Back in December we bought ourselves a new range and oven for Christmas. It’s one of those all electric glass-topped jobs, easy to clean, but I’m still having trouble figuring out the proper way to cook with it. Especially the oven. Maybe it needs a thermostat adjustment. It seems to take the oven much longer to heat up, and I swear that 350 degrees isn’t as hot in the new oven as it was in my old Harvest Gold relic from the late 1970s. I find I must set the temperature 25 degrees or so higher than called for in the recipe. But not always. It depends on the material the pan is made of. Glass pans heat differently than metal pans, as any cook knows.
At least I thought I knew what any cook knows. I find myself remembering a story my grandmother told me about her own mother’s oven. She cooked on one of those gigantic cast iron behemoths. The heat came from a wood fire that she made in the fire-box, a compartment beside the oven. After years of practice, she knew exactly how much fuel to use, and how to stoke it, flame it, and let it die down in order to achieve the oven temperature she wanted. And how did she know when the oven had reached said temperature? She opened the door and stuck her hand in. She knew by feel when the oven was just right for making biscuits or cornbread, or slow roasting a hen, or baking a pie. The oven had a hot water reservoir with a spigot just to the side of the oven. As long as she had a fire in the stove, Great-Grandma could have hot water whenever she wanted. She adjusted the heat of the burners on top of the stove with a series of flues and burner covers.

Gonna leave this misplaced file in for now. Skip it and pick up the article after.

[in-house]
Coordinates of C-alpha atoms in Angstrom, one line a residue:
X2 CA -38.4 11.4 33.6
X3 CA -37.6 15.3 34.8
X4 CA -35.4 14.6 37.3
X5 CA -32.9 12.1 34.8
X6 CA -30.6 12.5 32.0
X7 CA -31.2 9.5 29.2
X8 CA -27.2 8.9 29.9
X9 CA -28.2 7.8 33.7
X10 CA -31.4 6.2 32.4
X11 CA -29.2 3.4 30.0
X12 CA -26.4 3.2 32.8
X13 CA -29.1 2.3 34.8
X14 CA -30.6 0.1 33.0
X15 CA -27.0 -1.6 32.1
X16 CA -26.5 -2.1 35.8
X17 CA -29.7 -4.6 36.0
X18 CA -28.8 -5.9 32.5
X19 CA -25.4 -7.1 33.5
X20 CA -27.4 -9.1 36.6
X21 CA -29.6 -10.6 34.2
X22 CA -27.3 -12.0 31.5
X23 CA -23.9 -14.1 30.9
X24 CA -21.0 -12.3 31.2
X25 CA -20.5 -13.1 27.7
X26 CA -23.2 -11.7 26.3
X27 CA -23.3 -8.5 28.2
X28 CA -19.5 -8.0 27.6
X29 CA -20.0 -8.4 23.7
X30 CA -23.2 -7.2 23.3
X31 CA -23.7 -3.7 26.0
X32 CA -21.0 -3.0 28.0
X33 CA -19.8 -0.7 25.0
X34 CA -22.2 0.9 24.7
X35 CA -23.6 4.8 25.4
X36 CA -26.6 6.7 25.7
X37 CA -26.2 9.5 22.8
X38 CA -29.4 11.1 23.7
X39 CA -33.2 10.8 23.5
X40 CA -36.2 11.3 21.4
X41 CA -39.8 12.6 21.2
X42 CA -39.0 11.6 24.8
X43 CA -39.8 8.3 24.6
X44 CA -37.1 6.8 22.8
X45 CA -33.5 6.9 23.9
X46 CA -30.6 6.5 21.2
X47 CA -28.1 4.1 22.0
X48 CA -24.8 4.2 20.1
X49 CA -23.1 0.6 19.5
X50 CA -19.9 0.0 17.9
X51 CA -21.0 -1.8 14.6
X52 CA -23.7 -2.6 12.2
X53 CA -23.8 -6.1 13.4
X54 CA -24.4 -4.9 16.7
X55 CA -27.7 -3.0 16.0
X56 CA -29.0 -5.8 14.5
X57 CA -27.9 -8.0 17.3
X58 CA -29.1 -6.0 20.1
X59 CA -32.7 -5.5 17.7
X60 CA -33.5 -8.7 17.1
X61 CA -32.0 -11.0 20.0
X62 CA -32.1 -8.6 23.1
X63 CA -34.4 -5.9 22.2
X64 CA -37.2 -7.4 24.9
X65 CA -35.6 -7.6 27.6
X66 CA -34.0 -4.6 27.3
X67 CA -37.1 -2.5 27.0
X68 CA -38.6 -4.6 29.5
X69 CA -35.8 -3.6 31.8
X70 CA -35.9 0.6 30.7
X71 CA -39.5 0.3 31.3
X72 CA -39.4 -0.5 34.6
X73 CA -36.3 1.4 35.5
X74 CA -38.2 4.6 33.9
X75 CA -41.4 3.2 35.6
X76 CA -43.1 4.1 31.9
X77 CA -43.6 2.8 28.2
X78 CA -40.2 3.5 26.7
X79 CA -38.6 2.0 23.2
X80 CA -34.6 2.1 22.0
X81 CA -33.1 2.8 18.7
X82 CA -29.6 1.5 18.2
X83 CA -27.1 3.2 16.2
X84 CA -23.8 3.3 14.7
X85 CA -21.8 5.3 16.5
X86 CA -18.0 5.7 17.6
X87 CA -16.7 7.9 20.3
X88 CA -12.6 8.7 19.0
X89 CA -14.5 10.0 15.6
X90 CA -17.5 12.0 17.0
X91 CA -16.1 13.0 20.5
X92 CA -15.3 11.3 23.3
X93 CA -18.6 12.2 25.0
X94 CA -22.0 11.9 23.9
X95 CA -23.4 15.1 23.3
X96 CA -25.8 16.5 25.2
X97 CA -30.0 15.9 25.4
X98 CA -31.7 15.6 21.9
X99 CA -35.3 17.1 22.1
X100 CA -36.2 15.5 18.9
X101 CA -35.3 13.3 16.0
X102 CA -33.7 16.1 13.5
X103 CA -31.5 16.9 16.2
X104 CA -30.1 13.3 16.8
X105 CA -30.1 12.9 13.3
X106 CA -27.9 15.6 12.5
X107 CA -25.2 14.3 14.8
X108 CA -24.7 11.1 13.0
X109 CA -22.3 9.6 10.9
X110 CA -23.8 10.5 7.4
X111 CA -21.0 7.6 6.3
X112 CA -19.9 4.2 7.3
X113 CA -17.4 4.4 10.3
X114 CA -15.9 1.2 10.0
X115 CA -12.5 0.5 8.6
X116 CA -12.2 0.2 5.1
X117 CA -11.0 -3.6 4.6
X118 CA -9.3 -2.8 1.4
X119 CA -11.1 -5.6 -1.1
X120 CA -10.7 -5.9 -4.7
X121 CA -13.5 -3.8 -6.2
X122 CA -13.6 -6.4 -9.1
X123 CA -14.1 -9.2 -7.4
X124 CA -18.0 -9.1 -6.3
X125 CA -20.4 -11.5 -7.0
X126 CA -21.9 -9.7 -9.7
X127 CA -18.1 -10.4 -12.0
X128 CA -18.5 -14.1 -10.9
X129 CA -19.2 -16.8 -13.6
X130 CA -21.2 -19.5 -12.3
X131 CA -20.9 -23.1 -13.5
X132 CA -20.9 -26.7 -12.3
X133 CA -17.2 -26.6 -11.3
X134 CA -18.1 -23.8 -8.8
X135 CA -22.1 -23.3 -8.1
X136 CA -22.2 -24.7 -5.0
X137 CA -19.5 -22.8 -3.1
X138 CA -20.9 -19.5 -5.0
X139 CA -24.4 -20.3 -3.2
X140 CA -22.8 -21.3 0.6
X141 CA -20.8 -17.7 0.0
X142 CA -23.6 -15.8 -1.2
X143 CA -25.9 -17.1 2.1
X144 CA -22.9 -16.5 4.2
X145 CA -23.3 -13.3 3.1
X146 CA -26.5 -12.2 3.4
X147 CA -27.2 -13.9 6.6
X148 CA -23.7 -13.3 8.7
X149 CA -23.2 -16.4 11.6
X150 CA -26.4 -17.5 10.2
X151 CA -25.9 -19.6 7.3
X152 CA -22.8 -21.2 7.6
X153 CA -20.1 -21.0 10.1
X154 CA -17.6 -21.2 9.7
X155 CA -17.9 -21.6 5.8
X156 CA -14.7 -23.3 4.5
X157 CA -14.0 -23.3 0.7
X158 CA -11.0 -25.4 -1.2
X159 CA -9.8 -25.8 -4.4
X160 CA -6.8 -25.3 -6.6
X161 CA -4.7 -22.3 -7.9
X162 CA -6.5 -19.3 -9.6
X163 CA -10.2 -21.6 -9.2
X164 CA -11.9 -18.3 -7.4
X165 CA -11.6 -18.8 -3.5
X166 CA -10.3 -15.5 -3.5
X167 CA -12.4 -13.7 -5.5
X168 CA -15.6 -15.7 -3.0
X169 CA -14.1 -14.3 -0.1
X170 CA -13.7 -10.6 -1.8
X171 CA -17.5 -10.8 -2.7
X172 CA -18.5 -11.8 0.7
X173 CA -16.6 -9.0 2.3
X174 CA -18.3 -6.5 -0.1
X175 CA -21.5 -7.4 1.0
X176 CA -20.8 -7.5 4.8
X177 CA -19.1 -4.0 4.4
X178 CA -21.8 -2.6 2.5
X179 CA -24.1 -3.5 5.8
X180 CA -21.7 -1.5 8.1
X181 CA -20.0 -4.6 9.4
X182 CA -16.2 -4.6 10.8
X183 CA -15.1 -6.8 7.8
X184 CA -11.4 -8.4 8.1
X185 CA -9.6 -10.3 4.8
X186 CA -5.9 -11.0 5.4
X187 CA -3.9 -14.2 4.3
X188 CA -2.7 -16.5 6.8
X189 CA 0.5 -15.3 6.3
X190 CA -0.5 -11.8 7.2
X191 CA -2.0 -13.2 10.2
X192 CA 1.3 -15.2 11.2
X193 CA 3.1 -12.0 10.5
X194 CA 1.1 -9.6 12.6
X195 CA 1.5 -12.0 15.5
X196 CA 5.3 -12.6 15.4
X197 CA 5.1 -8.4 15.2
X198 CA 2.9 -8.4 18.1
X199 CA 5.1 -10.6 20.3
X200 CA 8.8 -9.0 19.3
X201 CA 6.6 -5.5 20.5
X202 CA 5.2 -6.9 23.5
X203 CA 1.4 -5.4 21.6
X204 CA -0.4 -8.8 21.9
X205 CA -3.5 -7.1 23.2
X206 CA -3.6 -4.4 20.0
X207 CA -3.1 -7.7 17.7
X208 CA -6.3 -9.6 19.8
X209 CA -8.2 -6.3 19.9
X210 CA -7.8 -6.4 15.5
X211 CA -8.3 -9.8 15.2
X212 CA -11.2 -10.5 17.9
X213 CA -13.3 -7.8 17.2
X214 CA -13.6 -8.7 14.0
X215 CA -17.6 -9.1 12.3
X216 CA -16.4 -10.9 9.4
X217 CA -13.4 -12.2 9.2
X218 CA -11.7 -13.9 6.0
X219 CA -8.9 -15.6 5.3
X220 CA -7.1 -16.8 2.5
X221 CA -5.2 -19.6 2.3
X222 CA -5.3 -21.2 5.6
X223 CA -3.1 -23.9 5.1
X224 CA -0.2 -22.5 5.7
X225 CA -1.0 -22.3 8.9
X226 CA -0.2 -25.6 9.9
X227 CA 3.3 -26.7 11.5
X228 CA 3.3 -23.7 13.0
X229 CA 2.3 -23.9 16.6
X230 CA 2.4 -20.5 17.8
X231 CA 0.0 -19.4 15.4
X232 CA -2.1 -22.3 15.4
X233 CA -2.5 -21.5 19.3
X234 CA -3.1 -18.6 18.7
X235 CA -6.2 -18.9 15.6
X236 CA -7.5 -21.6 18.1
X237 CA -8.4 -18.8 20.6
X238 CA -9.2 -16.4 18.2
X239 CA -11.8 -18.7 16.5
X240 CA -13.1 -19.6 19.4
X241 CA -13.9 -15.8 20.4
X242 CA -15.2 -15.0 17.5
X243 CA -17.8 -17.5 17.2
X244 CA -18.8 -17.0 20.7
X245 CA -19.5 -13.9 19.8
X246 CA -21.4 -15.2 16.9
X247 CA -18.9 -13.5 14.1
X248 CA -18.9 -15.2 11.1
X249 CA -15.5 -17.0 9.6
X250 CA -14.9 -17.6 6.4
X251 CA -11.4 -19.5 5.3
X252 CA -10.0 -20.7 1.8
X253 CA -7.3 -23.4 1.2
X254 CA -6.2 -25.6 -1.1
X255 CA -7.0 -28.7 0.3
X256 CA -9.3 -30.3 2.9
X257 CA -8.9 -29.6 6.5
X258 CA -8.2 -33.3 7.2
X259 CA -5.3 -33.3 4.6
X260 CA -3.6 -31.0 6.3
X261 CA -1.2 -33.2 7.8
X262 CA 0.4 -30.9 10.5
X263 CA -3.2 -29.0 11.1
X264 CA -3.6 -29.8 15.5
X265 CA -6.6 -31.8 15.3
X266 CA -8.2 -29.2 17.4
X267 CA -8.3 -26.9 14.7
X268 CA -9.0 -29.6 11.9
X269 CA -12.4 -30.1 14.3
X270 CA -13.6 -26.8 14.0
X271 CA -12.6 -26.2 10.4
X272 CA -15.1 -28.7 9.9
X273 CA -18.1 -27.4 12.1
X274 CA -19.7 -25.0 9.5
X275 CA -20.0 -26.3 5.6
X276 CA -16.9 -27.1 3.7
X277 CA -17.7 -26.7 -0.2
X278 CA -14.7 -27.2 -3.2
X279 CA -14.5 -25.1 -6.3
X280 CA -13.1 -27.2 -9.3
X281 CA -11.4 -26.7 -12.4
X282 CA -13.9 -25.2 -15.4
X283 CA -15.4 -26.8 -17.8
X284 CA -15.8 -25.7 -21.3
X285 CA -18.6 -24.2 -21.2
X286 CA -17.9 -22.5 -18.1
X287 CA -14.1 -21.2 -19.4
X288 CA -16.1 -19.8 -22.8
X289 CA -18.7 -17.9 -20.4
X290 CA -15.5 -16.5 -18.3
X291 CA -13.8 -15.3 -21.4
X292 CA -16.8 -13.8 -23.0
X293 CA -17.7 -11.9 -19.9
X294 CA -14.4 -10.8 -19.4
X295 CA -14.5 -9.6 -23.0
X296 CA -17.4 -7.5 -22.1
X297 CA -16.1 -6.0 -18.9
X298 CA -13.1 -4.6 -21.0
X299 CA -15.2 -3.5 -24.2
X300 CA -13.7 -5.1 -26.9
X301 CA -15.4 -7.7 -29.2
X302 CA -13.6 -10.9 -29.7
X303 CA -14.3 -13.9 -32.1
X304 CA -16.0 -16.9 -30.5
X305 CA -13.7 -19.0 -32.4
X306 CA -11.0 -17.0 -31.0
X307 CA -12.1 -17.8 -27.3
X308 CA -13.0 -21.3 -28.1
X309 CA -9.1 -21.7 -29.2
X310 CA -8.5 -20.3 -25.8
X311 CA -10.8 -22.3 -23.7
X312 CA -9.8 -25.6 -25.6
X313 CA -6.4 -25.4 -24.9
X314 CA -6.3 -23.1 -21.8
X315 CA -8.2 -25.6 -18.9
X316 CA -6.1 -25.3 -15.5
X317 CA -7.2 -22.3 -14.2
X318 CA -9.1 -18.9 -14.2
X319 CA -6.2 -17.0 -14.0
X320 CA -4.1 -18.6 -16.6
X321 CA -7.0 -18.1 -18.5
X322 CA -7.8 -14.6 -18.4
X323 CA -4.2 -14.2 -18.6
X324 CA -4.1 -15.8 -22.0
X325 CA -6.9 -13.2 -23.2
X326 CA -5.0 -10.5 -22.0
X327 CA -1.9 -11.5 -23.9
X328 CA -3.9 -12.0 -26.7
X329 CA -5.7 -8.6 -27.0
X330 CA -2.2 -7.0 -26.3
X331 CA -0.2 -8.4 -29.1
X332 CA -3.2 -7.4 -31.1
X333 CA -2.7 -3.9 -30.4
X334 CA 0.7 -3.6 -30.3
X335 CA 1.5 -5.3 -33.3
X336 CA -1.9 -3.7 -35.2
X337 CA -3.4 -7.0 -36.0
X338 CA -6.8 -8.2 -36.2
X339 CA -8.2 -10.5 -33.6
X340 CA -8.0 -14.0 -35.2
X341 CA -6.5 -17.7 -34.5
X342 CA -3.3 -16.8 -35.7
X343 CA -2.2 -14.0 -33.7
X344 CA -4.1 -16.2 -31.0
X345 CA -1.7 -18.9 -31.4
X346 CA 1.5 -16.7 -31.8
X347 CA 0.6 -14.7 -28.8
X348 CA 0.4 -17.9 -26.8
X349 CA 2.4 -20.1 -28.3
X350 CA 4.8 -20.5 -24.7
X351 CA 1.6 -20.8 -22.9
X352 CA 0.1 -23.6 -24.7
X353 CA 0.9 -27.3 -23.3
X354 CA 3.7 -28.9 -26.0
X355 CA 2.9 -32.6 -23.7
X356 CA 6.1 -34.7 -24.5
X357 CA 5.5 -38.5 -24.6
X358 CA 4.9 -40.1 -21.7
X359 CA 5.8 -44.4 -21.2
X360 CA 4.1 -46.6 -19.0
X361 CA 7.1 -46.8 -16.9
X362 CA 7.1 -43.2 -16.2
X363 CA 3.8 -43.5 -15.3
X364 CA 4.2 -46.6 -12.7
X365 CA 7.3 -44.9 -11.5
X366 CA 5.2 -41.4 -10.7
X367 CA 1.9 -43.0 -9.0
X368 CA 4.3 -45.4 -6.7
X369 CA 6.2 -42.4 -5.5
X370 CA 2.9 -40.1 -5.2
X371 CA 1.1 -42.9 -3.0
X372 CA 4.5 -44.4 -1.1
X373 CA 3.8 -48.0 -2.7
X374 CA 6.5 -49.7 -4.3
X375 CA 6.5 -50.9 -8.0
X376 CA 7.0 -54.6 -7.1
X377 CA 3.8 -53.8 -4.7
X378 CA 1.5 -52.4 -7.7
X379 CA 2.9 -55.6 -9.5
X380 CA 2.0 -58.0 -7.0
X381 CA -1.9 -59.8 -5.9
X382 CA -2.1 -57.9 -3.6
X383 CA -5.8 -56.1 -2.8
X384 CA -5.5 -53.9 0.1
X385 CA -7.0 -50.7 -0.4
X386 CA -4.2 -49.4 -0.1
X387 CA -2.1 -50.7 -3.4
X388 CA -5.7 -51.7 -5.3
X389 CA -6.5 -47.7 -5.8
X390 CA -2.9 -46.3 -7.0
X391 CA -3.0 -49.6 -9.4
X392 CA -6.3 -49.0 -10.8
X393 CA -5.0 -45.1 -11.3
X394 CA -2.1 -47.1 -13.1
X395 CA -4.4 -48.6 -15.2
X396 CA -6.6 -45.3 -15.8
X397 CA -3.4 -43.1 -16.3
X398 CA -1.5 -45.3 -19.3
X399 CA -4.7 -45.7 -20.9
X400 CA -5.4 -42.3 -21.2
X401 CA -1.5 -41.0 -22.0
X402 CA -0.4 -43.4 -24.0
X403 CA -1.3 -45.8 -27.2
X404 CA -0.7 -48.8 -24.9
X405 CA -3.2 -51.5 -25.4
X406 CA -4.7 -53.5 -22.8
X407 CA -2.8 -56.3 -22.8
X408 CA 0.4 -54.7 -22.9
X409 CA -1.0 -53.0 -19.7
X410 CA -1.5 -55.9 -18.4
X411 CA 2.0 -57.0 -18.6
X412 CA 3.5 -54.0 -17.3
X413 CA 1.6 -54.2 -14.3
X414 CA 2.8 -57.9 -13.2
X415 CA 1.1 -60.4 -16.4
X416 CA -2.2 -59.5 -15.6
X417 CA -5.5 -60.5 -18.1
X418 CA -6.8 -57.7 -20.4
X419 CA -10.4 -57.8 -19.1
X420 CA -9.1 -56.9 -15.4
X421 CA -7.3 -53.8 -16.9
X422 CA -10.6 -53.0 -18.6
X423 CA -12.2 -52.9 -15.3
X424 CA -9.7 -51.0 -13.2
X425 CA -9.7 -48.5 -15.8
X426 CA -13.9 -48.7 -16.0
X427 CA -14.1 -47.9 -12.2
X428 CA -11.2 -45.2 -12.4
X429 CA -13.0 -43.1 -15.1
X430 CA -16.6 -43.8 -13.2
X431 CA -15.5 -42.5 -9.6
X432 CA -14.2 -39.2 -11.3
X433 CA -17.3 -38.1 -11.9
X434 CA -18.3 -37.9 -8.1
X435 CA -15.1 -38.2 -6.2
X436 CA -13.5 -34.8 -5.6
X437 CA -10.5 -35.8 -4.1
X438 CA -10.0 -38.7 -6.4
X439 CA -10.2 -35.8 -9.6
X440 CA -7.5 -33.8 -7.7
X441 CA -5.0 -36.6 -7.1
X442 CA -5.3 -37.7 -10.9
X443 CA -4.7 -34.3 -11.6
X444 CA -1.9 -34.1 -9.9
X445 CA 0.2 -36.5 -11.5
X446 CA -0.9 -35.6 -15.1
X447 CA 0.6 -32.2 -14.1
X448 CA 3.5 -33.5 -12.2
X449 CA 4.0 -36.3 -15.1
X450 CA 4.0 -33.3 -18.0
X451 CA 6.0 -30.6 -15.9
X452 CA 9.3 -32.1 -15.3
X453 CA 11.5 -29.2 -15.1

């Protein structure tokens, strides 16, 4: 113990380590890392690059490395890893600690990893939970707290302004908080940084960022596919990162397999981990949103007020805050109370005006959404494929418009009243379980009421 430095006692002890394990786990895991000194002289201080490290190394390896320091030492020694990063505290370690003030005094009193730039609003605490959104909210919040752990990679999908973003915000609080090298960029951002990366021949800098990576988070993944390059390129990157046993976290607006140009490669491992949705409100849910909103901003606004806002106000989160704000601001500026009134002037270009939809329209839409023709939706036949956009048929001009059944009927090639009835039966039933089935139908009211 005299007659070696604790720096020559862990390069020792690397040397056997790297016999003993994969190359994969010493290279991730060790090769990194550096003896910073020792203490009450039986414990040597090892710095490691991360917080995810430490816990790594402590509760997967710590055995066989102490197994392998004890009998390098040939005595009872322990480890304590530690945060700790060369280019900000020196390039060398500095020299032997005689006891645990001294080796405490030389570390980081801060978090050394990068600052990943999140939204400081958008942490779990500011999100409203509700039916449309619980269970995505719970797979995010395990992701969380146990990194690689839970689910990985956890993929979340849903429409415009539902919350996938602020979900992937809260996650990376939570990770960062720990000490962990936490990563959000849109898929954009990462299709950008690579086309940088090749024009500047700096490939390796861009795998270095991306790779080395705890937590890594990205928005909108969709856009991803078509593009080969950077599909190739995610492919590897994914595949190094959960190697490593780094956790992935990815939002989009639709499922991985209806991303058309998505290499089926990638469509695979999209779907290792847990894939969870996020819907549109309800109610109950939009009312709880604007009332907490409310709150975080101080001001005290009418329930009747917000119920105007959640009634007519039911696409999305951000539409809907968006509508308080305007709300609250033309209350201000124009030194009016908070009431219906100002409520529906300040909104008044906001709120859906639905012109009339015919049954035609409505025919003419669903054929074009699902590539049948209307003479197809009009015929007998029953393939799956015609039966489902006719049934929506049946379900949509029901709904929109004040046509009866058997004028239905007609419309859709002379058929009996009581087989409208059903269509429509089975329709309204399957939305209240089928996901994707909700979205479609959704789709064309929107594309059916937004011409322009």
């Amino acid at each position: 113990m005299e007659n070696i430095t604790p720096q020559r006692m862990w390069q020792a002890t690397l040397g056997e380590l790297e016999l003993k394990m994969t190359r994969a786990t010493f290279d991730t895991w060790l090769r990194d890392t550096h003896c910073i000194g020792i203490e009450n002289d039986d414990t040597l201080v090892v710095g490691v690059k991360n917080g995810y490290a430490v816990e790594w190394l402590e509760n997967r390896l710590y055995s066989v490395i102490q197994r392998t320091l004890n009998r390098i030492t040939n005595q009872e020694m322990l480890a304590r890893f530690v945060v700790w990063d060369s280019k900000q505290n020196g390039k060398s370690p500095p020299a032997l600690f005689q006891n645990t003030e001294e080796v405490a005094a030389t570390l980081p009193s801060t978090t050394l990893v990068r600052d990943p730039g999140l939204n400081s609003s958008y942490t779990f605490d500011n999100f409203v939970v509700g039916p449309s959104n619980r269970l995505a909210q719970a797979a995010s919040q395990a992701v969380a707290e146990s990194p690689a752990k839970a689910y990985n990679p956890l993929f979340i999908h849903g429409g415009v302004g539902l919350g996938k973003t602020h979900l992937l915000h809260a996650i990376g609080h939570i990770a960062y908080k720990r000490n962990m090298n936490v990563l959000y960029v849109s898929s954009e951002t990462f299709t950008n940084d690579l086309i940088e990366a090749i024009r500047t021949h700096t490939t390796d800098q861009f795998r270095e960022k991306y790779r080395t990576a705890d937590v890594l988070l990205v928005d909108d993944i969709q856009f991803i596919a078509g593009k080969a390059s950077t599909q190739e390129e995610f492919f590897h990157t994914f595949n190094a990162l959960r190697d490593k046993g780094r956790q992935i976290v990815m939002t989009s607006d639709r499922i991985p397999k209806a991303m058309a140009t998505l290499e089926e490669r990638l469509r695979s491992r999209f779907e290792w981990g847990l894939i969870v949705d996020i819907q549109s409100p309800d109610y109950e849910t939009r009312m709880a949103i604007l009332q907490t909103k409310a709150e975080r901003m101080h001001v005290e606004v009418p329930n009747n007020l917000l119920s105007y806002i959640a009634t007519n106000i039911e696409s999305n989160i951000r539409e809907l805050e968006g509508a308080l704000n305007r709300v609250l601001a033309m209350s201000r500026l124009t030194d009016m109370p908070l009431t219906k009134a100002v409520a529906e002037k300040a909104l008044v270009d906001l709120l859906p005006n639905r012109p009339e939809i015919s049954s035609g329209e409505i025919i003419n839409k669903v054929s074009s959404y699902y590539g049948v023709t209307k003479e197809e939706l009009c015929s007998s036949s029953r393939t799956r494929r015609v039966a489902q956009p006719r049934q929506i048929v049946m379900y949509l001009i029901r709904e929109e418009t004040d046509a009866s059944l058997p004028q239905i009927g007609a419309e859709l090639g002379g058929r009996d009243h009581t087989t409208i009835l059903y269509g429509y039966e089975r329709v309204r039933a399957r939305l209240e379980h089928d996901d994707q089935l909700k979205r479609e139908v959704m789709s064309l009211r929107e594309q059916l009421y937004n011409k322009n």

The family tale is that one year Great-Grandpa bought her an oil-burning oven, cutting-edge turn-of-the-Twentieth Century technology, as a very special gift. As you can imagine, a huge cast-iron contraption is not easy to move. But between all the males in the family and probably a couple of mules, they managed to get the wood-burning stove out of the kitchen and stowed in the barn and the oil-burner installed. Great-Grandma used the new contraption two or three times, then had Great-Grandpa, the boys, and the mules, bring her wood stove back to her.
Like any artist, with years of use and practice a cook develops a relationship with her instrument and knows exactly how to play it in order to create the perfect tones and hues she wants. Even if you are a virtuoso, starting over with a new instrument is difficult.